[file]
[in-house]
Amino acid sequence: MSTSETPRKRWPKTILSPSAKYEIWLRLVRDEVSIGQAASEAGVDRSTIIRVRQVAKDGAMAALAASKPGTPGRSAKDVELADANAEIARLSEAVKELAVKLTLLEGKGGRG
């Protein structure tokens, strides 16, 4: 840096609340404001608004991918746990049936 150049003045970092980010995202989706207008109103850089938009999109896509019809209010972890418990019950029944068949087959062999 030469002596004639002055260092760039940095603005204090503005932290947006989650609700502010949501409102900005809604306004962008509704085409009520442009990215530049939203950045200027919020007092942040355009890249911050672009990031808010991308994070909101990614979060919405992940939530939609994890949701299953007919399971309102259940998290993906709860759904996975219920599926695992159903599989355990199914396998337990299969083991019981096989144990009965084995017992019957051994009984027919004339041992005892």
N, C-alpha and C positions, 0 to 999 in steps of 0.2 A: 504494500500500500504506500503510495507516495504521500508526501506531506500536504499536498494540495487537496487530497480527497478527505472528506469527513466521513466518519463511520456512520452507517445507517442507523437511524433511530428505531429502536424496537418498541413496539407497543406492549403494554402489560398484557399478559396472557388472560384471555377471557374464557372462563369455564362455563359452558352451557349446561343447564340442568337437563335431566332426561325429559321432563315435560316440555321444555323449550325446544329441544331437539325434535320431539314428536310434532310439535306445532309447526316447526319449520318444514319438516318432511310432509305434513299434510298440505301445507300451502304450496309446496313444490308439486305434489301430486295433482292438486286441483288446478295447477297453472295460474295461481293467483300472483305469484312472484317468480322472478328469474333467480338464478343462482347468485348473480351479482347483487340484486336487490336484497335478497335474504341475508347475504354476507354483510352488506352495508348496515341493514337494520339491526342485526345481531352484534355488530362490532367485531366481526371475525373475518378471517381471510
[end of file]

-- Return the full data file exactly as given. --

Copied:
[in-house]
Amino acid sequence: MSTSETPRKRWPKTILSPSAKYEIWLRLVRDEVSIGQAASEAGVDRSTIIRVRQVAKDGAMAALAASKPGTPGRSAKDVELADANAEIARLSEAVKELAVKLTLLEGKGGRG
């Protein structure tokens, strides 16, 4: 840096609340404001608004991918746990049936 150049003045970092980010995202989706207008109103850089938009999109896509019809209010972890418990019950029944068949087959062999 030469002596004639002055260092760039940095603005204090503005932290947006989650609700502010949501409102900005809604306004962008509704085409009520442009990215530049939203950045200027919020007092942040355009890249911050672009990031808010991308994070909101990614979060919405992940939530939609994890949701299953007919399971309102259940998290993906709860759904996975219920599926695992159903599989355990199914396998337990299969083991019981096989144990009965084995017992019957051994009984027919004339041992005892």
N, C-alpha and C positions, 0 to 999 in steps of 0.2 A: 504494500500500500504506500503510495507516495504521500508526501506531506500536504499536498494540495487537496487530497480527497478527505472528506469527513466521513466518519463511520456512520452507517445507517442507523437511524433511530428505531429502536424496537418498541413496539407497543406492549403494554402489560398484557399478559396472557388472560384471555377471557374464557372462563369455564362455563359452558352451557349446561343447564340442568337437563335431566332426561325429559321432563315435560316440555321444555323449550325446544329441544331437539325434535320431539314428536310434532310439535306445532309447526316447526319449520318444514319438516318432511310432509305434513299434510298440505301445507300451502304450496309446496313444490308439486305434489301430486295433482292438486286441483288446478295447477297453472295460474295461481293467483300472483305469484312472484317468480322472478328469474333467480338464478343462482347468485348473480351479482347483487340484486336487490336484497335478497335474504341475508347475504354476507354483510352488506352495508348496515341493514337494520339491526342485526345481531352484534355488530362490532367485531366481526371475525373475518378471517381471510